All in Book


Over the last few years I’ve been trying to find the “New South” that young Black millennials like me are moving to. That Black Mecca of upwardly mobile Black folk that is so prominent in the Black imagination. But I can’t. I look for it every time I visit the South. Instead of a feeling of freedom and comfort, all I feel is the weight of a past that doesn’t feel so distant. I want to love places like Charlotte, Charleston, Memphis, and of course Atlanta, the place the SNL writer Michael Che called the “Blackest” city in America, but it’s been hard. It’s been even harder after Trump became our president and I see Klan and Nazi rallies and White power signs peppering the region.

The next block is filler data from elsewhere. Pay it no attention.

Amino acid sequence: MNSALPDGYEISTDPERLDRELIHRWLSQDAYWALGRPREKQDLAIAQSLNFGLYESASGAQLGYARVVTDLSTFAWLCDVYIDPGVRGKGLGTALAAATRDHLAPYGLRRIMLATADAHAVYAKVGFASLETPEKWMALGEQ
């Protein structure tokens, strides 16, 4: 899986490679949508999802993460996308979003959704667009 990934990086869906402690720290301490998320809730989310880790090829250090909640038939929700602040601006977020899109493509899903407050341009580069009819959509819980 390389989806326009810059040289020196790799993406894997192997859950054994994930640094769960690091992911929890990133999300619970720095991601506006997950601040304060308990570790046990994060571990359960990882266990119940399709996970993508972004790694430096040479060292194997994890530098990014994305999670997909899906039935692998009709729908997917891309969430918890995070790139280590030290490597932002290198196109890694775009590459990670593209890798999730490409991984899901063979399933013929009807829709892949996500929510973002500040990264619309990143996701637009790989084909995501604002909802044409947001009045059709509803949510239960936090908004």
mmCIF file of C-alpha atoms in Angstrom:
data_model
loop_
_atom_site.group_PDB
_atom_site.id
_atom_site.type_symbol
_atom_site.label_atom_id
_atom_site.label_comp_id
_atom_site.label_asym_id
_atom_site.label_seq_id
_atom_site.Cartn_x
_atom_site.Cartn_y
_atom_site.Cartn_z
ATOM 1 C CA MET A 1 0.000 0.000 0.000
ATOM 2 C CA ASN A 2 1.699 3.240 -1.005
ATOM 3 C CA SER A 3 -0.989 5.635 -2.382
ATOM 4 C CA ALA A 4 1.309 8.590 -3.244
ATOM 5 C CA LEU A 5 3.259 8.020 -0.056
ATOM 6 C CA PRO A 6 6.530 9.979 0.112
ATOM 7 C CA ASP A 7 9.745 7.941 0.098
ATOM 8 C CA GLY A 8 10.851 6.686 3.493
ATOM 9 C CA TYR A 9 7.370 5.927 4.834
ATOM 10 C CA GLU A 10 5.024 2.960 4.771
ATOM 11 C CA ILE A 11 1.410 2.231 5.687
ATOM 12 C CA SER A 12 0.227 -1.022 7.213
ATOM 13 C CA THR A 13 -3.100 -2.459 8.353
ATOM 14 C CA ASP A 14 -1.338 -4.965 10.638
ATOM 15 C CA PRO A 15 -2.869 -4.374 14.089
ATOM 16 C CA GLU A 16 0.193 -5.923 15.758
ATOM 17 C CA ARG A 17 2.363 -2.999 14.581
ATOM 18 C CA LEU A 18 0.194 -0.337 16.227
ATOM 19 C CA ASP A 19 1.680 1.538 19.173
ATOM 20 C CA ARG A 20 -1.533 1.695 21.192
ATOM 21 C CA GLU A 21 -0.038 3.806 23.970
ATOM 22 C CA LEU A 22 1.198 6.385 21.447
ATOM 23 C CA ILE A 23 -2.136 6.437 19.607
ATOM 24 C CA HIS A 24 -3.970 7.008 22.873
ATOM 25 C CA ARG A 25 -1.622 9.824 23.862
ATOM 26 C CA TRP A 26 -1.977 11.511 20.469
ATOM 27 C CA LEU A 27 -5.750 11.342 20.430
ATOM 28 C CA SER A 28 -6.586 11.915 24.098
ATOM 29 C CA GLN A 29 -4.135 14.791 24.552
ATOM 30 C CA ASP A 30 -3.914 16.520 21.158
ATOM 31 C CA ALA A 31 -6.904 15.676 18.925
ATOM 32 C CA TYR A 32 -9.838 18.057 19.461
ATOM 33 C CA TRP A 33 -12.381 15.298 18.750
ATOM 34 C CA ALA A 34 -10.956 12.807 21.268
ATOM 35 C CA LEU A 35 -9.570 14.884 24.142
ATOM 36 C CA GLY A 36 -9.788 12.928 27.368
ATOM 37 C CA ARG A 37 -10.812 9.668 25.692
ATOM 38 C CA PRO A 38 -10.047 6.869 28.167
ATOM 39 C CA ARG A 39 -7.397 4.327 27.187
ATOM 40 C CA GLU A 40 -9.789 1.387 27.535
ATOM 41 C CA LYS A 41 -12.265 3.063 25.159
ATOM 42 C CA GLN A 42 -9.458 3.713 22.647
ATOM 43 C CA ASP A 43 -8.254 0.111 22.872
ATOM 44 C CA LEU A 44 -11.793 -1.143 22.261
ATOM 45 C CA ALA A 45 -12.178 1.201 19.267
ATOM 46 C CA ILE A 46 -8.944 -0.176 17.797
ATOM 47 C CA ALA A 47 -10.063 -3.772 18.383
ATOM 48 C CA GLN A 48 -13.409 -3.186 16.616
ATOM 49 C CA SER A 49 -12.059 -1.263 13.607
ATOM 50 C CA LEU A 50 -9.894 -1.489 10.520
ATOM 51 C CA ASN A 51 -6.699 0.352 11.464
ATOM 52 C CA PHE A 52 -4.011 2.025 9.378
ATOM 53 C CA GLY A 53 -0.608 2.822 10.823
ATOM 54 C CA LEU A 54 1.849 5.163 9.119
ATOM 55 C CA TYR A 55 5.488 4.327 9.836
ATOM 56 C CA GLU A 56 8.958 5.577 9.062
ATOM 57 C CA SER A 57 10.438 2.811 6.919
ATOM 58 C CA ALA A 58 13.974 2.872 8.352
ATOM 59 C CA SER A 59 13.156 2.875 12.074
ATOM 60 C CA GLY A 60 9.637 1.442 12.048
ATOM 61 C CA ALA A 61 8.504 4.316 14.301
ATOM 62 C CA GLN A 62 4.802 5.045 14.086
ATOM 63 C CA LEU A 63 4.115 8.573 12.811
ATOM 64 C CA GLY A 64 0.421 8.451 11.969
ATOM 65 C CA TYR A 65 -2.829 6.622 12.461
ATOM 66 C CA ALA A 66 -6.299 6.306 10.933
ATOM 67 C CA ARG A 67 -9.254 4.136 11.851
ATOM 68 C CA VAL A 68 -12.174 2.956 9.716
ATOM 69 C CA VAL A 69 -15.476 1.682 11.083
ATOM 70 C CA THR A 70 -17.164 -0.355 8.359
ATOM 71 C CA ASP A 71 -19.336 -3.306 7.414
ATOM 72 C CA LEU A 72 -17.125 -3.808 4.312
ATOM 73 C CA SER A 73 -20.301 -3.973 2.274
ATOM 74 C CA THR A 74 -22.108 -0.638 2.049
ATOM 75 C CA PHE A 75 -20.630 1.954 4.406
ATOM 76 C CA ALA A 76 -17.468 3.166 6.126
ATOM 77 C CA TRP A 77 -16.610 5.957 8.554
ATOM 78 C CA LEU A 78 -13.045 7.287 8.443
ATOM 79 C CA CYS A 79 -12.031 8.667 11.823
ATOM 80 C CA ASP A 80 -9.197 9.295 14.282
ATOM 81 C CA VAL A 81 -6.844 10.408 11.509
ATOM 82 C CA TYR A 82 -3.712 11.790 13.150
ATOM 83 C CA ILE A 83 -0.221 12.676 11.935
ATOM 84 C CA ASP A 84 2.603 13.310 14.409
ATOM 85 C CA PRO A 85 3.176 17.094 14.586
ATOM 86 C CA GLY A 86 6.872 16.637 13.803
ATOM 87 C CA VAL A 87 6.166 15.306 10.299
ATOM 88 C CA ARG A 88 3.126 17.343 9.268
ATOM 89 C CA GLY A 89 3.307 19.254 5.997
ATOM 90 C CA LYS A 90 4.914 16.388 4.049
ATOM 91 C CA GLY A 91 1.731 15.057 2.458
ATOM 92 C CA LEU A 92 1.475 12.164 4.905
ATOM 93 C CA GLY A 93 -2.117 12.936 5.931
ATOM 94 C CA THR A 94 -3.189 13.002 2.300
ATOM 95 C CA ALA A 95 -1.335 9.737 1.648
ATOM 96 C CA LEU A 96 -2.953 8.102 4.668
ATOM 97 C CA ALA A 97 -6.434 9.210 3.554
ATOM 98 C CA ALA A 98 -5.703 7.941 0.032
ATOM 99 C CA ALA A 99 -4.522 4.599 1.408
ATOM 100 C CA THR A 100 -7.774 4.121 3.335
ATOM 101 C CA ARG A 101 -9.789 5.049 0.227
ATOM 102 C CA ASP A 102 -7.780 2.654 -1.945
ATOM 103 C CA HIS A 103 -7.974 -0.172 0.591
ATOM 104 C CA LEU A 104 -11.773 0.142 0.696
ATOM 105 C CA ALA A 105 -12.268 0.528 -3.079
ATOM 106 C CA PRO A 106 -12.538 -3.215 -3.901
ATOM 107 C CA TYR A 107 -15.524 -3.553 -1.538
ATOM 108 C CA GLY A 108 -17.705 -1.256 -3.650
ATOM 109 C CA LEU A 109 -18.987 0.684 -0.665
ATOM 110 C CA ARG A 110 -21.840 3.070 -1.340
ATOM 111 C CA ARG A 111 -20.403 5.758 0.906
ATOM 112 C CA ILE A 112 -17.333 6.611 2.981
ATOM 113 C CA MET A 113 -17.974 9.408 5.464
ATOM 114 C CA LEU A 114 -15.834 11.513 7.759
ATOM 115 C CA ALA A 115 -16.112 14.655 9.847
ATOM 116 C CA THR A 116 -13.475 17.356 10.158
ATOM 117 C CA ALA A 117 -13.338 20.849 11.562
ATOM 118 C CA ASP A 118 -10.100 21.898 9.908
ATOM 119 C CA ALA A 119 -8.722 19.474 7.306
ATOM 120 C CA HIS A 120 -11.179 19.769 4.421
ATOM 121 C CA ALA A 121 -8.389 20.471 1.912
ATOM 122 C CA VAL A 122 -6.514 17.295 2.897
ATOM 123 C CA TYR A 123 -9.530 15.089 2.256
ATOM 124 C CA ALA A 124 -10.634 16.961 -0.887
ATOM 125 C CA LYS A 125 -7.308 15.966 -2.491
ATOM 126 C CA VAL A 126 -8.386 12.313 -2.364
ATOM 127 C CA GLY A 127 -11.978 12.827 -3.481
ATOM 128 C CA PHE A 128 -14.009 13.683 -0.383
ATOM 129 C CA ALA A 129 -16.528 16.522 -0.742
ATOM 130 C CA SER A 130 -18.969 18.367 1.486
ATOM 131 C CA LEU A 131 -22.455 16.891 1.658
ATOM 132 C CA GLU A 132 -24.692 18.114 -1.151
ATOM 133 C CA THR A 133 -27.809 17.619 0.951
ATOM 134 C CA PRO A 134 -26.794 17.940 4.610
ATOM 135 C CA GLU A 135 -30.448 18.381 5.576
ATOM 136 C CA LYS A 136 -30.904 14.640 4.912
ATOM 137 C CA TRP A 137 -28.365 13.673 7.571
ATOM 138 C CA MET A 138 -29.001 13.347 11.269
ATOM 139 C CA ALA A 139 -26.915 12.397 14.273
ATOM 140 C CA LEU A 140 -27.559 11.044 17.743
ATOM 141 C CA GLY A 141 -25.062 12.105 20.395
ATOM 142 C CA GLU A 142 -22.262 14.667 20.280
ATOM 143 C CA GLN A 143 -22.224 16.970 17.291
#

The American Dream Isn't For Black Millennials [The New York Times]

The American dream, the idea that anyone can succeed through hard work, is one of the most enduring myths in this country. And one of its most prominent falsehoods. As I entered my 30s, still navigating what achieving the dream would mean, I wondered what other black millennials were feeling. I wanted to figure out what my generation of black Americans thought about the promise of the American dream and how we can attain it.